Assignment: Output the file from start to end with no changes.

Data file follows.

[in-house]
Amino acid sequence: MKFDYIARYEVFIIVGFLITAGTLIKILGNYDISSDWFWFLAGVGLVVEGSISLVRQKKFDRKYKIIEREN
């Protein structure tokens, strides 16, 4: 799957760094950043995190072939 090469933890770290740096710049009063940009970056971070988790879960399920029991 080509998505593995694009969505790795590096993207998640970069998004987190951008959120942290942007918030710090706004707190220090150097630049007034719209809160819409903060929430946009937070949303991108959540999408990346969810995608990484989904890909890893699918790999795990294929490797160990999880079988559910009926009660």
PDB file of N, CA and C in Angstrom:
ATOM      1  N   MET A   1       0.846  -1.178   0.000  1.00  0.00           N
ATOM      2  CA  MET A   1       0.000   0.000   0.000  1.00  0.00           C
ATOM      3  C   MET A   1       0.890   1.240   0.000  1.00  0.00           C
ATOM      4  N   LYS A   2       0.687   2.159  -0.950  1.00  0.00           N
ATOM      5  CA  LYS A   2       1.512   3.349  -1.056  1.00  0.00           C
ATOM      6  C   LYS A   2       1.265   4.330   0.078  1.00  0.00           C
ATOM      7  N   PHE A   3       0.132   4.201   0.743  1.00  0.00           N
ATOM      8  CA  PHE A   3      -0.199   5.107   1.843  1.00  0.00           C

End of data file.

[in-house]
Amino acid sequence: MKFDYIARYEVFIIVGFLITAGTLIKILGNYDISSDWFWFLAGVGLVVEGSISLVRQKKFDRKYKIIEREN
């Protein structure tokens, strides 16, 4: 799957760094950043995190072939 090469933890770290740096710049009063940009970056971070988790879960399920029991 080509998505593995694009969505790795590096993207998640970069998004987190951008959120942290942007918030710090706004707190220090150097630049007034719209809160819409903060929430946009937070949303991108959540999408990346969810995608990484989904890909890893699918790999795990294929490797160990999880079988559910009926009660």
PDB file of N, CA and C in Angstrom:
ATOM      1  N   MET A   1       0.846  -1.178   0.000  1.00  0.00           N
ATOM      2  CA  MET A   1       0.000   0.000   0.000  1.00  0.00           C
ATOM      3  C   MET A   1       0.890   1.240   0.000  1.00  0.00           C
ATOM      4  N   LYS A   2       0.687   2.159  -0.950  1.00  0.00           N
ATOM      5  CA  LYS A   2       1.512   3.349  -1.056  1.00  0.00           C
ATOM      6  C   LYS A   2       1.265   4.330   0.078  1.00  0.00           C
ATOM      7  N   PHE A   3       0.132   4.201   0.743  1.00  0.00           N
ATOM      8  CA  PHE A   3      -0.199   5.107   1.843  1.00  0.00           C